All this seemed unthinkable a year ago, but Morton improved to 5-1, lowered his ERA to 2.62 and ended his team's six-game losing streak with maybe the most dominating performance of his career Wednesday night: He blanked the Cincinnati Reds, the National League's most prolific offense, on five hits, going the distance on 106 pitches.
"Yeah, it's fun," Morton said afterward. "I feel like I did my job."
That feeling was rare last year, when Morton went 2-12 with a 7.57 ERA and spent much of the summer in the minors. But his new three-quarters delivery and suddenly-developed sinker have made for the most dramatic transformation for any player in baseball to this point.
Catcher Chris Snyder was Morton's batterymate for his other complete game this season, also in Cincinnati, and they apparently changed nothing.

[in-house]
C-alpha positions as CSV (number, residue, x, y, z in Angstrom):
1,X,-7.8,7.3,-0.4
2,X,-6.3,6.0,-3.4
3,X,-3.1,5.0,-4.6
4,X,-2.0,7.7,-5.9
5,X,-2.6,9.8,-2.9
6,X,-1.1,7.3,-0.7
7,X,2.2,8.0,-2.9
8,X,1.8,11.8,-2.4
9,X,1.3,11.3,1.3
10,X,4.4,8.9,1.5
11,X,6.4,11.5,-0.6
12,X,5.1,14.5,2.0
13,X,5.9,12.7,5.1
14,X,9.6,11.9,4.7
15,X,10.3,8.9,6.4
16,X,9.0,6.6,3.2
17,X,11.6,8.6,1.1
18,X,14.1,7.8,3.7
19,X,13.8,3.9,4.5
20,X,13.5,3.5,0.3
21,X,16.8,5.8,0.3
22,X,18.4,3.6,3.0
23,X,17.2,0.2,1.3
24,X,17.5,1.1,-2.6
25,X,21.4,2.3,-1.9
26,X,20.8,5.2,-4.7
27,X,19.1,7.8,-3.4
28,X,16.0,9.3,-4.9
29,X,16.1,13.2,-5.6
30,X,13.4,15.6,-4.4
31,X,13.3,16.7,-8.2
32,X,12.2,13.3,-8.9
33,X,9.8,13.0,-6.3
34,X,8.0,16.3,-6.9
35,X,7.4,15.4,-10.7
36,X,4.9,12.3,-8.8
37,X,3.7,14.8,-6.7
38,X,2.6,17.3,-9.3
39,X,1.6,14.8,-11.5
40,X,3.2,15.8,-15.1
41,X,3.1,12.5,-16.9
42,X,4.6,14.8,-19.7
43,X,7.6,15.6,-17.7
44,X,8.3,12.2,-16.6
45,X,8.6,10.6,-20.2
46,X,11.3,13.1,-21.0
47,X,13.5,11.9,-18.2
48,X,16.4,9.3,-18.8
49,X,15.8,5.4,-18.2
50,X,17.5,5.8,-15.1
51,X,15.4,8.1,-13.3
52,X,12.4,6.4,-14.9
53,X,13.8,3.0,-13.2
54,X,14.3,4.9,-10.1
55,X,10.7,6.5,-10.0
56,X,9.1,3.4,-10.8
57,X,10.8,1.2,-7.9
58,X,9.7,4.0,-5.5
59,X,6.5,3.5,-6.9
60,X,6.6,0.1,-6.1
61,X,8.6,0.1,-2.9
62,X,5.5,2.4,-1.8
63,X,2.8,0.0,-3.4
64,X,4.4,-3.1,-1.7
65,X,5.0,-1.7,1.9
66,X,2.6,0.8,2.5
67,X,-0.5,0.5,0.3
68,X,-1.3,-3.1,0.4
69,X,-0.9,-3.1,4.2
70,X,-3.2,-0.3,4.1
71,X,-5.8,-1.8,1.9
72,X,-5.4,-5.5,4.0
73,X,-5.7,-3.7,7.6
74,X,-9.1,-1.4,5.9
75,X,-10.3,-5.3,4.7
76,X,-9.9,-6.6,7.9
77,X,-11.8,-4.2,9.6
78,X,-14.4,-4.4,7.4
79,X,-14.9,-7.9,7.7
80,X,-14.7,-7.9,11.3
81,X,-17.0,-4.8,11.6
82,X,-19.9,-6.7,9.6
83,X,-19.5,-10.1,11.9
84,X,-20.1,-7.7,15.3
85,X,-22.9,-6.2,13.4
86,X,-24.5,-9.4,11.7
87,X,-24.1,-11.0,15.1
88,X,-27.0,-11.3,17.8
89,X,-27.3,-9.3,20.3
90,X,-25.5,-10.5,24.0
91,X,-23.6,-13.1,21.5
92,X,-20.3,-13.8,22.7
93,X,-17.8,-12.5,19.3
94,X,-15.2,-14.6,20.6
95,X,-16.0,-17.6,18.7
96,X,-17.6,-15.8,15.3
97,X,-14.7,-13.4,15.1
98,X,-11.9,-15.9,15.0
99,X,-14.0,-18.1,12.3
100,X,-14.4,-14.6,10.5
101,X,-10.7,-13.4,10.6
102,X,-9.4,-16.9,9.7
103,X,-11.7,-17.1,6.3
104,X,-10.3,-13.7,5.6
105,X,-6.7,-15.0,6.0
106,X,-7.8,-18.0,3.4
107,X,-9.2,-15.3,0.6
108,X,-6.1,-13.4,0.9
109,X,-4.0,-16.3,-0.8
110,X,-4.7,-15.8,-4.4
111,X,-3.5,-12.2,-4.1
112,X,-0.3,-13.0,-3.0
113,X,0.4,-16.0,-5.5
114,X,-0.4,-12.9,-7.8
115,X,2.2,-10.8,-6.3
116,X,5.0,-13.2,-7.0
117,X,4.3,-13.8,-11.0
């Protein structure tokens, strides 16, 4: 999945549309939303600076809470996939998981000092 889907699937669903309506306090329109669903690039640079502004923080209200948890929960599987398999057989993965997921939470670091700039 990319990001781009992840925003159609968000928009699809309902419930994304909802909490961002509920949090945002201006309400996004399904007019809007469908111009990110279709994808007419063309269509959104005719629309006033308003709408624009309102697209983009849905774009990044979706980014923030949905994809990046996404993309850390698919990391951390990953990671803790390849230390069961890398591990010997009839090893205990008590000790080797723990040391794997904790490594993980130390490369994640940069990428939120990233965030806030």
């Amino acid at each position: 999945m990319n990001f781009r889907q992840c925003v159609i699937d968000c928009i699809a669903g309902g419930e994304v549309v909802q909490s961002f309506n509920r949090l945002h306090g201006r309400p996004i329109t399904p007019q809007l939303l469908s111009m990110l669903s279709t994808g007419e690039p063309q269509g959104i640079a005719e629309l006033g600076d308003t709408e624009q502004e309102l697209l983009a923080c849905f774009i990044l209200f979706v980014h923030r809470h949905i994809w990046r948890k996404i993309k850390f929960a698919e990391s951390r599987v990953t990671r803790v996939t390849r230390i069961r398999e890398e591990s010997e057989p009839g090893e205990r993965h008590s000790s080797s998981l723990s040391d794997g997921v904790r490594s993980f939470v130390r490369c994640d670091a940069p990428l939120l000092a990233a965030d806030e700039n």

"They're an aggressive team, so we stuck with the same plan," Snyder said. "Charlie had everything working, got z lot of ground balls and got it done. And we needed it, especially after what we've gone through in the past week."
Morton had pitched only two innings over the previous 11 days because of rainouts, but he was sharp from the outset Wednesday, pounding the sinker and getting 14 ground balls.
"My defense has done a great job every time I've been on the mound," Morton said.
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